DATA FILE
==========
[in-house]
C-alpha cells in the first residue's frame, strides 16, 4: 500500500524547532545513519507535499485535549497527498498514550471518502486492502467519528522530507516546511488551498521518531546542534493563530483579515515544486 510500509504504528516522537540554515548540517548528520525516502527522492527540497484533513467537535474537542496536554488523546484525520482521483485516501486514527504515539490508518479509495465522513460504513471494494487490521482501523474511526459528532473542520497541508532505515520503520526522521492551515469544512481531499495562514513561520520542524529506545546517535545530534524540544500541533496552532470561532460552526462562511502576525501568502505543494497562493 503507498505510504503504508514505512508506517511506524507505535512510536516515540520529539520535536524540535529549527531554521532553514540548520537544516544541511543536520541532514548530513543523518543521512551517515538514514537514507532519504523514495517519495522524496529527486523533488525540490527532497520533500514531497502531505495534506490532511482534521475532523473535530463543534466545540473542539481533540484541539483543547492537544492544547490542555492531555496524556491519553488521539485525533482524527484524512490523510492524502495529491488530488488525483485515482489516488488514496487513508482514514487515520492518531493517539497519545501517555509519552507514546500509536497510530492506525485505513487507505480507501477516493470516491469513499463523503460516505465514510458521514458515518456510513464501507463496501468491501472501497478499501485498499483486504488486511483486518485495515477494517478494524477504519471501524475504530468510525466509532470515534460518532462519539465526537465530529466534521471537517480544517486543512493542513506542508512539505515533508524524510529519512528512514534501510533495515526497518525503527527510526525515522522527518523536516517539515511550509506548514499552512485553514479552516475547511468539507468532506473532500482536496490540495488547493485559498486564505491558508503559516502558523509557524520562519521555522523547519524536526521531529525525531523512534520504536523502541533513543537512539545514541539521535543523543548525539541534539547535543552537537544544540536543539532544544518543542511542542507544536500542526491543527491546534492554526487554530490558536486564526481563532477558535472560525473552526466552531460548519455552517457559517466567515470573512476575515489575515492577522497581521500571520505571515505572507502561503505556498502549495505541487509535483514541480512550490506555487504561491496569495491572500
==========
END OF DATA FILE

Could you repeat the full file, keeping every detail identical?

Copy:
[in-house]
C-alpha cells in the first residue's frame, strides 16, 4: 500500500524547532545513519507535499485535549497527498498514550471518502486492502467519528522530507516546511488551498521518531546542534493563530483579515515544486 510500509504504528516522537540554515548540517548528520525516502527522492527540497484533513467537535474537542496536554488523546484525520482521483485516501486514527504515539490508518479509495465522513460504513471494494487490521482501523474511526459528532473542520497541508532505515520503520526522521492551515469544512481531499495562514513561520520542524529506545546517535545530534524540544500541533496552532470561532460552526462562511502576525501568502505543494497562493 503507498505510504503504508514505512508506517511506524507505535512510536516515540520529539520535536524540535529549527531554521532553514540548520537544516544541511543536520541532514548530513543523518543521512551517515538514514537514507532519504523514495517519495522524496529527486523533488525540490527532497520533500514531497502531505495534506490532511482534521475532523473535530463543534466545540473542539481533540484541539483543547492537544492544547490542555492531555496524556491519553488521539485525533482524527484524512490523510492524502495529491488530488488525483485515482489516488488514496487513508482514514487515520492518531493517539497519545501517555509519552507514546500509536497510530492506525485505513487507505480507501477516493470516491469513499463523503460516505465514510458521514458515518456510513464501507463496501468491501472501497478499501485498499483486504488486511483486518485495515477494517478494524477504519471501524475504530468510525466509532470515534460518532462519539465526537465530529466534521471537517480544517486543512493542513506542508512539505515533508524524510529519512528512514534501510533495515526497518525503527527510526525515522522527518523536516517539515511550509506548514499552512485553514479552516475547511468539507468532506473532500482536496490540495488547493485559498486564505491558508503559516502558523509557524520562519521555522523547519524536526521531529525525531523512534520504536523502541533513543537512539545514541539521535543523543548525539541534539547535543552537537544544540536543539532544544518543542511542542507544536500542526491543527491546534492554526487554530490558536486564526481563532477558535472560525473552526466552531460548519455552517457559517466567515470573512476575515489575515492577522497581521500571520505571515505572507502561503505556498502549495505541487509535483514541480512550490506555487504561491496569495491572500